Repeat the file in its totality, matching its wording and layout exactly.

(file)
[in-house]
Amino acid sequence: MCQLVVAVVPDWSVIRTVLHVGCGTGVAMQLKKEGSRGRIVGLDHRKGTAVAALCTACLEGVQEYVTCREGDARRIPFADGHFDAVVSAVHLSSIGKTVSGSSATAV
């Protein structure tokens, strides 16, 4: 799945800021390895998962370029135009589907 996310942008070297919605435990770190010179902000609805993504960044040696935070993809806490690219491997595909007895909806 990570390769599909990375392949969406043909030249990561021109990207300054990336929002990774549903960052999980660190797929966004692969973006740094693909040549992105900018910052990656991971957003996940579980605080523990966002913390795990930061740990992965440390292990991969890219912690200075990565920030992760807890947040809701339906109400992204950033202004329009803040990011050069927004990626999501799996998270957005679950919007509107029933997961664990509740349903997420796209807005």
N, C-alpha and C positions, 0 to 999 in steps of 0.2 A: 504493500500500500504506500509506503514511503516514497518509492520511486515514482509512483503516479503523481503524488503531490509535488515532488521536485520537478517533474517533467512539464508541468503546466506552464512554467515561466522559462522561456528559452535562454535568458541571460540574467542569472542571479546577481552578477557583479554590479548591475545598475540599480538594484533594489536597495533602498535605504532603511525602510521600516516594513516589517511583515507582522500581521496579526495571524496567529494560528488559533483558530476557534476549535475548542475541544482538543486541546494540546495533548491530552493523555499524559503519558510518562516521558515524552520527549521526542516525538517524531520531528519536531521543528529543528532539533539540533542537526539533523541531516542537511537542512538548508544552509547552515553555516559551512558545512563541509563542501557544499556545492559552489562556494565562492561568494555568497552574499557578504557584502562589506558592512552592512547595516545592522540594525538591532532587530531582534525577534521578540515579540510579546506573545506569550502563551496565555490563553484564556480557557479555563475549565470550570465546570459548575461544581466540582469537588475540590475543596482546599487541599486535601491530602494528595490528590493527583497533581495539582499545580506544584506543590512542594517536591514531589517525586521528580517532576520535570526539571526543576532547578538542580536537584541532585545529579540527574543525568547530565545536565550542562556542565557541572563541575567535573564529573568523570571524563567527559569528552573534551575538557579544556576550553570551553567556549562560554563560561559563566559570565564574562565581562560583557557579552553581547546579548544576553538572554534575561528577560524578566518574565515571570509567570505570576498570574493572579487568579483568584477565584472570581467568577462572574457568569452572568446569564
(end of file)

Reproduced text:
[in-house]
Amino acid sequence: MCQLVVAVVPDWSVIRTVLHVGCGTGVAMQLKKEGSRGRIVGLDHRKGTAVAALCTACLEGVQEYVTCREGDARRIPFADGHFDAVVSAVHLSSIGKTVSGSSATAV
């Protein structure tokens, strides 16, 4: 799945800021390895998962370029135009589907 996310942008070297919605435990770190010179902000609805993504960044040696935070993809806490690219491997595909007895909806 990570390769599909990375392949969406043909030249990561021109990207300054990336929002990774549903960052999980660190797929966004692969973006740094693909040549992105900018910052990656991971957003996940579980605080523990966002913390795990930061740990992965440390292990991969890219912690200075990565920030992760807890947040809701339906109400992204950033202004329009803040990011050069927004990626999501799996998270957005679950919007509107029933997961664990509740349903997420796209807005």
N, C-alpha and C positions, 0 to 999 in steps of 0.2 A: 504493500500500500504506500509506503514511503516514497518509492520511486515514482509512483503516479503523481503524488503531490509535488515532488521536485520537478517533474517533467512539464508541468503546466506552464512554467515561466522559462522561456528559452535562454535568458541571460540574467542569472542571479546577481552578477557583479554590479548591475545598475540599480538594484533594489536597495533602498535605504532603511525602510521600516516594513516589517511583515507582522500581521496579526495571524496567529494560528488559533483558530476557534476549535475548542475541544482538543486541546494540546495533548491530552493523555499524559503519558510518562516521558515524552520527549521526542516525538517524531520531528519536531521543528529543528532539533539540533542537526539533523541531516542537511537542512538548508544552509547552515553555516559551512558545512563541509563542501557544499556545492559552489562556494565562492561568494555568497552574499557578504557584502562589506558592512552592512547595516545592522540594525538591532532587530531582534525577534521578540515579540510579546506573545506569550502563551496565555490563553484564556480557557479555563475549565470550570465546570459548575461544581466540582469537588475540590475543596482546599487541599486535601491530602494528595490528590493527583497533581495539582499545580506544584506543590512542594517536591514531589517525586521528580517532576520535570526539571526543576532547578538542580536537584541532585545529579540527574543525568547530565545536565550542562556542565557541572563541575567535573564529573568523570571524563567527559569528552573534551575538557579544556576550553570551553567556549562560554563560561559563566559570565564574562565581562560583557557579552553581547546579548544576553538572554534575561528577560524578566518574565515571570509567570505570576498570574493572579487568579483568584477565584472570581467568577462572574457568569452572568446569564